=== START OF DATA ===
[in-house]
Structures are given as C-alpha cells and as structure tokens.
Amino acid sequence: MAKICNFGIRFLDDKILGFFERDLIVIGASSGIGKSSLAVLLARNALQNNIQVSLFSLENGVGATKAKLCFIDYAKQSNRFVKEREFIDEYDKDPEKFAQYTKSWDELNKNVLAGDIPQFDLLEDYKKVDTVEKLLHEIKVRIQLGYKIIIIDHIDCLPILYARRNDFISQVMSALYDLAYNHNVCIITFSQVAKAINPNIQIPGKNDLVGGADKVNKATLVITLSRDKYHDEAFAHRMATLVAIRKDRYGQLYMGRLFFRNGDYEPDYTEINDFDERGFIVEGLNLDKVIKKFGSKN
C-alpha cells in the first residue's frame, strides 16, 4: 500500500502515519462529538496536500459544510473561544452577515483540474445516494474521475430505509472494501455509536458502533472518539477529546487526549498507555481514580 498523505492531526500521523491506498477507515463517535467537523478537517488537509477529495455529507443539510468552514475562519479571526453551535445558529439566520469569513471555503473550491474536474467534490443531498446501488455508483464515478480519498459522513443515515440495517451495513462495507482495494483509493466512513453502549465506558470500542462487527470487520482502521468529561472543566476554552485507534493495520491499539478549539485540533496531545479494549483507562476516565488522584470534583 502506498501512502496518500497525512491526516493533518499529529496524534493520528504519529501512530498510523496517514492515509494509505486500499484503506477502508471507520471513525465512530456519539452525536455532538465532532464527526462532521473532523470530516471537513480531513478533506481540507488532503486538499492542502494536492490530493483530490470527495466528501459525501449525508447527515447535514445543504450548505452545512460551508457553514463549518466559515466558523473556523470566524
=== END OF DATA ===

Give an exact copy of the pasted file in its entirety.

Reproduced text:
[in-house]
Structures are given as C-alpha cells and as structure tokens.
Amino acid sequence: MAKICNFGIRFLDDKILGFFERDLIVIGASSGIGKSSLAVLLARNALQNNIQVSLFSLENGVGATKAKLCFIDYAKQSNRFVKEREFIDEYDKDPEKFAQYTKSWDELNKNVLAGDIPQFDLLEDYKKVDTVEKLLHEIKVRIQLGYKIIIIDHIDCLPILYARRNDFISQVMSALYDLAYNHNVCIITFSQVAKAINPNIQIPGKNDLVGGADKVNKATLVITLSRDKYHDEAFAHRMATLVAIRKDRYGQLYMGRLFFRNGDYEPDYTEINDFDERGFIVEGLNLDKVIKKFGSKN
C-alpha cells in the first residue's frame, strides 16, 4: 500500500502515519462529538496536500459544510473561544452577515483540474445516494474521475430505509472494501455509536458502533472518539477529546487526549498507555481514580 498523505492531526500521523491506498477507515463517535467537523478537517488537509477529495455529507443539510468552514475562519479571526453551535445558529439566520469569513471555503473550491474536474467534490443531498446501488455508483464515478480519498459522513443515515440495517451495513462495507482495494483509493466512513453502549465506558470500542462487527470487520482502521468529561472543566476554552485507534493495520491499539478549539485540533496531545479494549483507562476516565488522584470534583 502506498501512502496518500497525512491526516493533518499529529496524534493520528504519529501512530498510523496517514492515509494509505486500499484503506477502508471507520471513525465512530456519539452525536455532538465532532464527526462532521473532523470530516471537513480531513478533506481540507488532503486538499492542502494536492490530493483530490470527495466528501459525501449525508447527515447535514445543504450548505452545512460551508457553514463549518466559515466558523473556523470566524